What inspired you to co-found the Pan Asian Staged Reading Society and its script development platform, Scripting Aloud?
We have Jim Wong-Chu to thank. In the aughts, he organized a reading of work for print, stage, and screen by emerging writers for explorASIAN, at the old Our Town Cafe. Both Kathy Leung (the other co-founder of Scripting Aloud) and I were participants. Most of us had been in relative creative isolation; that event gave us a sense of common direction and purpose, and showed us just how many of us shared similar aspirations and goals. It also drove home how rewarding and inspiring such events could be, and how rare the opportunities were – at the time – for people of colour to share, perform, and offer feedback on our own work, from an IBPOC creative perspective. Existing avenues and outlets were – at the time – not as inclusive. Kathy and I already knew each other (it’s a small Asian Canadian arts and culture world), and after that event we got together to brainstorm how we could keep that energy and momentum going. From notes on a napkin at a Bean Around The World in South Granville, Scripting Aloud was conceived. With the support of vAct, it ran for three years, reading exclusively new work for various mediums from local emerging IBPOC creators (or if it had significant IBPOC content), performed by local IBPOC performers. At the end of that time, both Kathy and I continued the fight on other fronts, feeling that perhaps the event had run its course. But. We kept getting asked when the readings would start up again. And even as things improved on the diversity, equity, and inclusion front, we realized perhaps there was still a place for something like Scripting Aloud, with a clarified purpose in step with what the community needs now. The Pan Asian Staged Reading Society was incorporated as a BC non-profit organization three years ago with a founding board of four, including both Kathy and myself. Its renewed purpose, alongside its original community-building rationale, is to provide script development assistance to independent and emerging creatives and producers, and to promote work by and for the IBPOC diaspora through community and strategic partnerships, as well as specific development initiatives.
You currently serve as General Manager of Ruby Slippers Theatre, a theatre company known for promoting diversity in the performing arts. What do you hope to see in the future of theatre and how do we further encourage equity in the performing arts?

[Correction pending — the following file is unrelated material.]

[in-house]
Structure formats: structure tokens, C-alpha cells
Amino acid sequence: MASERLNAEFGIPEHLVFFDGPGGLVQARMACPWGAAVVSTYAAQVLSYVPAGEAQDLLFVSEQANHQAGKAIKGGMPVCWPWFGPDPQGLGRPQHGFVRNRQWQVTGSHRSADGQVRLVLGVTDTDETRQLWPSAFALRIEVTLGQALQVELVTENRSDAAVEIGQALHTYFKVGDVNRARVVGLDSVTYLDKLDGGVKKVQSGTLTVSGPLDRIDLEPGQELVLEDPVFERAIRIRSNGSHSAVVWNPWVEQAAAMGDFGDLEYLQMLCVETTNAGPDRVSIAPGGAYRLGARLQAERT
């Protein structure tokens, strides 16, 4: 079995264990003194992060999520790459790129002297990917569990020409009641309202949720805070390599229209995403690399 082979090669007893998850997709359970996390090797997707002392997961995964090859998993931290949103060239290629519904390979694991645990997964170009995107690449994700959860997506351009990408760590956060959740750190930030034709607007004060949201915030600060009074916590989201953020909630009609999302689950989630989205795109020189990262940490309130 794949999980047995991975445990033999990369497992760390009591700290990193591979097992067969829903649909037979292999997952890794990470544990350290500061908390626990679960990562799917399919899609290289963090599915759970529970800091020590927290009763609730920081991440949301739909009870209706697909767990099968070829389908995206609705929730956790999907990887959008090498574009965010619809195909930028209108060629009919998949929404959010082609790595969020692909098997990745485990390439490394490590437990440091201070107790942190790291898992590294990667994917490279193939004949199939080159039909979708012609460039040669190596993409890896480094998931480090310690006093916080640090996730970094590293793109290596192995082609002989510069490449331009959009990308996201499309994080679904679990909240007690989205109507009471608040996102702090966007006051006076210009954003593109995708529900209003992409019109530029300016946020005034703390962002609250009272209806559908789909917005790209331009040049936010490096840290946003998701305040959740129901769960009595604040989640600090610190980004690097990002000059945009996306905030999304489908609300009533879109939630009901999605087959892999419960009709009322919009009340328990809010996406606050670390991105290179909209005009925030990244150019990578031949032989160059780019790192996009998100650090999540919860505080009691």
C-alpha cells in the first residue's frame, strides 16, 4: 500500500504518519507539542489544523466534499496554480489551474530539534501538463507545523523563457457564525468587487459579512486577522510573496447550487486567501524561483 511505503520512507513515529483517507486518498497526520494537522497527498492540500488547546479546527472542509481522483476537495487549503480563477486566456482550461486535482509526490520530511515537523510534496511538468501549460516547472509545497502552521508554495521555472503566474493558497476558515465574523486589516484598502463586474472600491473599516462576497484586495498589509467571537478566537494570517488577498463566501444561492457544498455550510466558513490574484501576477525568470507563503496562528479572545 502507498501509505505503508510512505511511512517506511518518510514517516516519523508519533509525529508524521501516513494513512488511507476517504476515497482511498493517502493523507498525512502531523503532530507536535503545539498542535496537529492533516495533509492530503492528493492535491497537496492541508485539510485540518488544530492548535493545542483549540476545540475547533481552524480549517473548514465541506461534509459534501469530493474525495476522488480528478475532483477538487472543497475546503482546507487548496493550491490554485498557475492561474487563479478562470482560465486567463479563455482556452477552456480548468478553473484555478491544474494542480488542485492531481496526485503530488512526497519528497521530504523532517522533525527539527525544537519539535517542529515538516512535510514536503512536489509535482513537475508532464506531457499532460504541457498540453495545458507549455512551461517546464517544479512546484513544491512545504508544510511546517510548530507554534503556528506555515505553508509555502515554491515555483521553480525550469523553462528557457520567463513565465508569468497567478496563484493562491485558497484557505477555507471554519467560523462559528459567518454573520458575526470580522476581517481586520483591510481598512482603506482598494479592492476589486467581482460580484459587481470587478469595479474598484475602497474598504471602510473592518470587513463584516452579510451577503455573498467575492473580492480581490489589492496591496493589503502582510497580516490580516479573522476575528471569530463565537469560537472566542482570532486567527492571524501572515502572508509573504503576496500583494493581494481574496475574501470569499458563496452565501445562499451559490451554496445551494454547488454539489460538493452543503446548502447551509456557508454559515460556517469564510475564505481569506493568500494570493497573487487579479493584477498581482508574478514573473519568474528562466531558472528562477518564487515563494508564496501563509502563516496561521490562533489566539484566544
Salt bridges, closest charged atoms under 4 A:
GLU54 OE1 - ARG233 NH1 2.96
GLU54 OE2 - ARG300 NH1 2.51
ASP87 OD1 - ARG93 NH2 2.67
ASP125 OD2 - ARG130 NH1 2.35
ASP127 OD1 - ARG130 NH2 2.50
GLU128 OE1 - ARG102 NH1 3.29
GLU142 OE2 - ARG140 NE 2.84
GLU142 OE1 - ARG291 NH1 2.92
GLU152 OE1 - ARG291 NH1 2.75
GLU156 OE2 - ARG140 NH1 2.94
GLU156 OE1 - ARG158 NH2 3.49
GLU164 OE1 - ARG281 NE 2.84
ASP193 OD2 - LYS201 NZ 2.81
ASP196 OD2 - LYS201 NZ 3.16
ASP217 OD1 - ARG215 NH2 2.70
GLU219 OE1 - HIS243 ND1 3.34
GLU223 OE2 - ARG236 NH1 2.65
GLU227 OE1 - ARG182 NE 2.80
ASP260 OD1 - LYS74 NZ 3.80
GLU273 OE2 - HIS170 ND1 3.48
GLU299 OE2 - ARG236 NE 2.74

Speaking generally as an arts administrator, to theatre in BC/Canada – I hope to see more boards, committees, key creatives, administrators, and artists commit to and engage in ongoing decolonization, Indigenization, and EDI work, and to implementing the result of that work in organizational governance, culture, creative assessment and choices, performance/rehearsal practice, and hiring decisions. This means less performative allyship – where speaking up, educating, extending opportunities, and challenging the status quo is limited mainly to the aftermath of flashpoint events or to enhance public perception – and much more genuine allyship, where all these things are considered SOP and best practice. More space given to Indigenous and diverse stories, presentations, practices, and forms; homogeneity and the universal Eurocentric white male default will not shift unless other stories, perspectives, practices, and experiences are consistently normalized and respected. More of a connection and correlation between what and who theatre companies put on their stages, and the communities and audiences they outreach to and serve; it’s been true in my experience that if you build it, and they can engage with it, they will come. More recognition and awareness that we must seek, meet, and work with IBPOC artists from where they are at, so that outreach, fostering, development, and recruitment can be implemented accordingly – we can’t expect “them” to come to “us” or wait for them to achieve an unrealistic benchmark before gatekeepers allow them a pinky in the door – given that many face financial and other barriers to achievement, and lack the kind of advancement track/pipeline afforded those with existing privilege. We can encourage equity in the performing arts certainly by earmarking specific funding and by reducing barriers to that funding; and also by regulation, education, and communication. Regulation through regulatory bodies at all levels, including associations, unions, and guilds; education through ongoing assessment, review, and learning; communication through providing ongoing space and outlets for discussion, conversation, and reporting at all levels, and by having the discourse in the public realm, or by making the discourse and/or result of the discourse/reporting publicly available.